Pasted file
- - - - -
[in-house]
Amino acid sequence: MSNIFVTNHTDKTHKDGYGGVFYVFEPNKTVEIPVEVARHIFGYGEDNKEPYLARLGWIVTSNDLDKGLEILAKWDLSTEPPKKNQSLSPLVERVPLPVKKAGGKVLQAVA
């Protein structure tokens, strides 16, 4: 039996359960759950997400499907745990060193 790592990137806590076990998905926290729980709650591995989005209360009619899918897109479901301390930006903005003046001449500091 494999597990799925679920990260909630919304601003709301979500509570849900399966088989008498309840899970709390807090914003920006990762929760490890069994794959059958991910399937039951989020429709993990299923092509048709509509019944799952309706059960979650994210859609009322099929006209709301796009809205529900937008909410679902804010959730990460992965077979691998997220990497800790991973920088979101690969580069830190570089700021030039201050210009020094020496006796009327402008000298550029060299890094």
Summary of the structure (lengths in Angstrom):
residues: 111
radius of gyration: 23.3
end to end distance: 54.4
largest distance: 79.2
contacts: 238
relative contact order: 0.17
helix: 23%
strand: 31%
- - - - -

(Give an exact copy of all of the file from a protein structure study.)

[in-house]
Amino acid sequence: MSNIFVTNHTDKTHKDGYGGVFYVFEPNKTVEIPVEVARHIFGYGEDNKEPYLARLGWIVTSNDLDKGLEILAKWDLSTEPPKKNQSLSPLVERVPLPVKKAGGKVLQAVA
């Protein structure tokens, strides 16, 4: 039996359960759950997400499907745990060193 790592990137806590076990998905926290729980709650591995989005209360009619899918897109479901301390930006903005003046001449500091 494999597990799925679920990260909630919304601003709301979500509570849900399966088989008498309840899970709390807090914003920006990762929760490890069994794959059958991910399937039951989020429709993990299923092509048709509509019944799952309706059960979650994210859609009322099929006209709301796009809205529900937008909410679902804010959730990460992965077979691998997220990497800790991973920088979101690969580069830190570089700021030039201050210009020094020496006796009327402008000298550029060299890094």
Summary of the structure (lengths in Angstrom):
residues: 111
radius of gyration: 23.3
end to end distance: 54.4
largest distance: 79.2
contacts: 238
relative contact order: 0.17
helix: 23%
strand: 31%